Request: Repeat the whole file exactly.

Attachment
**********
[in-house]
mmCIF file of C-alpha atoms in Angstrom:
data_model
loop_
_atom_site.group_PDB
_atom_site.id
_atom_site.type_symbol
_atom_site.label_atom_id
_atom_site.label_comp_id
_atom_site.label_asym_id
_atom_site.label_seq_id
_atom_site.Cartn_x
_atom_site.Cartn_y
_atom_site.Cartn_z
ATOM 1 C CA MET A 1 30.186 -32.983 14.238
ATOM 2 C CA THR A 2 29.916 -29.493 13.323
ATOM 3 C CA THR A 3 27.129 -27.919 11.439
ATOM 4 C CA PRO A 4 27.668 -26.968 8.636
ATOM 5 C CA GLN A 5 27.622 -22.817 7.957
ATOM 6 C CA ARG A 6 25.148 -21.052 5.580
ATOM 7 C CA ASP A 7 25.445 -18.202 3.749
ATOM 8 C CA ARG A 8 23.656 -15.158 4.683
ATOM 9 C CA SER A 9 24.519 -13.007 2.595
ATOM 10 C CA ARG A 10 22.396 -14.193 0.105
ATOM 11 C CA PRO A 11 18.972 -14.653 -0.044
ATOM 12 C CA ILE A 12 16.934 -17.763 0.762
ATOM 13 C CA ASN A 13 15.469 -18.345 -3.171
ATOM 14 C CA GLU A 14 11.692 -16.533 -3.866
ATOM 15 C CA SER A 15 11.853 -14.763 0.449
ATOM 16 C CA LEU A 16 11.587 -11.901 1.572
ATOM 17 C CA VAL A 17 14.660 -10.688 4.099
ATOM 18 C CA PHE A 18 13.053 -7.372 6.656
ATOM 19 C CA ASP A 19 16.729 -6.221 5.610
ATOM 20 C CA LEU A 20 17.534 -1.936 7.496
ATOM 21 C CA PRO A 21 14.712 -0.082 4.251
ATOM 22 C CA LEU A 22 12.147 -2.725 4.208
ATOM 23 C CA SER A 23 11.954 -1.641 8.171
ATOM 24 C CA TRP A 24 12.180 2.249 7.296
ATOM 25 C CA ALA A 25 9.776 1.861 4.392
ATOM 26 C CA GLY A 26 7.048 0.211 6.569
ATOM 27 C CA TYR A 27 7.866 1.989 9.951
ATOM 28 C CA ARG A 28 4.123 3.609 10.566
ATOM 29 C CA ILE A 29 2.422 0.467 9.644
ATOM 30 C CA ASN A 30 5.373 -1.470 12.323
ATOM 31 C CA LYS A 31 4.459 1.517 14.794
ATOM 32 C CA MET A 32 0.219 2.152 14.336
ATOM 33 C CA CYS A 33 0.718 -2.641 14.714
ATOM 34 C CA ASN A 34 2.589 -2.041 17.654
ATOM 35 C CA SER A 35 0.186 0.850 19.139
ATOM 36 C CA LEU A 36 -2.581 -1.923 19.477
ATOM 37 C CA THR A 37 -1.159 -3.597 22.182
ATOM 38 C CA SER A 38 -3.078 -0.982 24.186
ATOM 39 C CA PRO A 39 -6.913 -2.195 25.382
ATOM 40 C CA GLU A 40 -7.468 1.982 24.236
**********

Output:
[in-house]
mmCIF file of C-alpha atoms in Angstrom:
data_model
loop_
_atom_site.group_PDB
_atom_site.id
_atom_site.type_symbol
_atom_site.label_atom_id
_atom_site.label_comp_id
_atom_site.label_asym_id
_atom_site.label_seq_id
_atom_site.Cartn_x
_atom_site.Cartn_y
_atom_site.Cartn_z
ATOM 1 C CA MET A 1 30.186 -32.983 14.238
ATOM 2 C CA THR A 2 29.916 -29.493 13.323
ATOM 3 C CA THR A 3 27.129 -27.919 11.439
ATOM 4 C CA PRO A 4 27.668 -26.968 8.636
ATOM 5 C CA GLN A 5 27.622 -22.817 7.957
ATOM 6 C CA ARG A 6 25.148 -21.052 5.580
ATOM 7 C CA ASP A 7 25.445 -18.202 3.749
ATOM 8 C CA ARG A 8 23.656 -15.158 4.683
ATOM 9 C CA SER A 9 24.519 -13.007 2.595
ATOM 10 C CA ARG A 10 22.396 -14.193 0.105
ATOM 11 C CA PRO A 11 18.972 -14.653 -0.044
ATOM 12 C CA ILE A 12 16.934 -17.763 0.762
ATOM 13 C CA ASN A 13 15.469 -18.345 -3.171
ATOM 14 C CA GLU A 14 11.692 -16.533 -3.866
ATOM 15 C CA SER A 15 11.853 -14.763 0.449
ATOM 16 C CA LEU A 16 11.587 -11.901 1.572
ATOM 17 C CA VAL A 17 14.660 -10.688 4.099
ATOM 18 C CA PHE A 18 13.053 -7.372 6.656
ATOM 19 C CA ASP A 19 16.729 -6.221 5.610
ATOM 20 C CA LEU A 20 17.534 -1.936 7.496
ATOM 21 C CA PRO A 21 14.712 -0.082 4.251
ATOM 22 C CA LEU A 22 12.147 -2.725 4.208
ATOM 23 C CA SER A 23 11.954 -1.641 8.171
ATOM 24 C CA TRP A 24 12.180 2.249 7.296
ATOM 25 C CA ALA A 25 9.776 1.861 4.392
ATOM 26 C CA GLY A 26 7.048 0.211 6.569
ATOM 27 C CA TYR A 27 7.866 1.989 9.951
ATOM 28 C CA ARG A 28 4.123 3.609 10.566
ATOM 29 C CA ILE A 29 2.422 0.467 9.644
ATOM 30 C CA ASN A 30 5.373 -1.470 12.323
ATOM 31 C CA LYS A 31 4.459 1.517 14.794
ATOM 32 C CA MET A 32 0.219 2.152 14.336
ATOM 33 C CA CYS A 33 0.718 -2.641 14.714
ATOM 34 C CA ASN A 34 2.589 -2.041 17.654
ATOM 35 C CA SER A 35 0.186 0.850 19.139
ATOM 36 C CA LEU A 36 -2.581 -1.923 19.477
ATOM 37 C CA THR A 37 -1.159 -3.597 22.182
ATOM 38 C CA SER A 38 -3.078 -0.982 24.186
ATOM 39 C CA PRO A 39 -6.913 -2.195 25.382
ATOM 40 C CA GLU A 40 -7.468 1.982 24.236